Featured Videos

Your JavaScript is turned off or you have an old version of Adobe's Flash Player. Get the latest Flash player.
Larger Than Life Chinese Lanterns Make Southern California Appearancei
X
Elizabeth Lee
September 02, 2014 8:57 PM
Chinese lanterns with a long history are lighting up in 21st century style at the Los Angeles County Fair in southern California. Visitors can see traditional lanterns that hang, but also lanterns in the shape of animals, iconic landmarks and many other objects, all created by artisans from a place in China known for its lanterns. Elizabeth Lee has the details from the fair in the city of Pomona.
Video

Video Larger Than Life Chinese Lanterns Make Southern California Appearance

Chinese lanterns with a long history are lighting up in 21st century style at the Los Angeles County Fair in southern California. Visitors can see traditional lanterns that hang, but also lanterns in the shape of animals, iconic landmarks and many other objects, all created by artisans from a place in China known for its lanterns. Elizabeth Lee has the details from the fair in the city of Pomona.
Video

Video Experts See Rise of ISIS as Significant Development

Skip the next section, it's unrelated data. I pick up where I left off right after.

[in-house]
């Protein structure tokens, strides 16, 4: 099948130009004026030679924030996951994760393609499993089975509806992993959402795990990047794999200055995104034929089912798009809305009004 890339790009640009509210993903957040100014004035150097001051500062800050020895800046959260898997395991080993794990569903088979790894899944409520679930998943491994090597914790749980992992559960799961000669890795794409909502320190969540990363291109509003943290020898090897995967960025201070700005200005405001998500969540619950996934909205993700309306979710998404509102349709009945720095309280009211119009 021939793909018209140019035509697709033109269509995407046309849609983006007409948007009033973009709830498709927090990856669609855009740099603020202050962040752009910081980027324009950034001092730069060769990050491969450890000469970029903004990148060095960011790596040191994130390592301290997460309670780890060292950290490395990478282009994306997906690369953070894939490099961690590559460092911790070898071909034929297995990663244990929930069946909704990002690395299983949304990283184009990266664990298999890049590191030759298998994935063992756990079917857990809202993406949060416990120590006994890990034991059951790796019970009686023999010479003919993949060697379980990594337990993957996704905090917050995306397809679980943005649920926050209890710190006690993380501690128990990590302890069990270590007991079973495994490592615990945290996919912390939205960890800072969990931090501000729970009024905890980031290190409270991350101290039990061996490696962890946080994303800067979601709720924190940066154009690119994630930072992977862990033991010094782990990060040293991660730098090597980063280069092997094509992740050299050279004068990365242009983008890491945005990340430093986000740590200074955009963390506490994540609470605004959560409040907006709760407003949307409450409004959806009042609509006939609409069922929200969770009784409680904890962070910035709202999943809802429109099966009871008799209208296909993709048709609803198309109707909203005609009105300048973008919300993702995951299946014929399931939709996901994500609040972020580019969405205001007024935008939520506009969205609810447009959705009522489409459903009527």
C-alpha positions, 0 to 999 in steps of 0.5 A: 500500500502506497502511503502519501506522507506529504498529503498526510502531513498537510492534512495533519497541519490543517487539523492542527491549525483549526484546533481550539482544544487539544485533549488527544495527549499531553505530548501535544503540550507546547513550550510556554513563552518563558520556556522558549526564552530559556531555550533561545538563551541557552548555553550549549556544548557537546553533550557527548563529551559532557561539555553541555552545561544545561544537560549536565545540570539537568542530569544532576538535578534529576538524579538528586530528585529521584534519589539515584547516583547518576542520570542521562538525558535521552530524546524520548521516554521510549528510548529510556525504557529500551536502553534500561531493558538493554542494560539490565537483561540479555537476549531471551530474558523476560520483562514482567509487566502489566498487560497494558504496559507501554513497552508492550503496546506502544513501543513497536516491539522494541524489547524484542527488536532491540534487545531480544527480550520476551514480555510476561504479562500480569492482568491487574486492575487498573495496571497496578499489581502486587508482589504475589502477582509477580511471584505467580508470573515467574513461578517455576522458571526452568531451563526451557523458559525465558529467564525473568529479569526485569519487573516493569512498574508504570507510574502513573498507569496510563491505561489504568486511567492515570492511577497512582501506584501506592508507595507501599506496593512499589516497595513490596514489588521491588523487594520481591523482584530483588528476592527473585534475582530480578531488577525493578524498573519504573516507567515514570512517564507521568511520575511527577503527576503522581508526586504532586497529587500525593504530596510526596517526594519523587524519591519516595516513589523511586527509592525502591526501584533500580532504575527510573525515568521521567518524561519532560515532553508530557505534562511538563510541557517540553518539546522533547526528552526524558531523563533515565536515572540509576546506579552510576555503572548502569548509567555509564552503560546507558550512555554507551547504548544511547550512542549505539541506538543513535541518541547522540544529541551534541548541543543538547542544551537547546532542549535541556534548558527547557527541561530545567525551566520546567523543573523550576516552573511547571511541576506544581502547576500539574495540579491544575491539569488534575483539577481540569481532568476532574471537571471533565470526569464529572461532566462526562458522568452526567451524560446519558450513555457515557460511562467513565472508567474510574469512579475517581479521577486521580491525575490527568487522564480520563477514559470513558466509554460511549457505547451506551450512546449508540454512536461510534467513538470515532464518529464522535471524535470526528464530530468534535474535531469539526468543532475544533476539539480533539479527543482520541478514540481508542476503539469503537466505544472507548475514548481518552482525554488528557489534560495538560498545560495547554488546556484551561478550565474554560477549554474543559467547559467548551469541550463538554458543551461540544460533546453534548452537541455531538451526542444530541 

The Islamic State’s rise seems sudden. It caught the U.S. by surprise this summer when it captured large portions of northern Iraq and spread its wings in neighboring Syria. But many analysts contend that the group - which grew out of al-Qaida in Iraq - has been rebuilding for years. VOA's Jela de Franceschi takes a closer look at the rise of ISIS and its implications for the Middle East and beyond.
Video

Video Israel Concerned Over Syrian Rebels in Golan

Israeli officials are following with concern the recent fighting between Syrian rebels and government forces near the contested Golan Heights. Forty-four U.N. peacekeepers from Fiji have been seized by Syrian Islamist rebels and the clashes occasionally have spilled into Israel. VOA’s Scott Bobb reports from Jerusalem.
Video

Video Ukraine Schools Resume Classes, Donate to Government Forces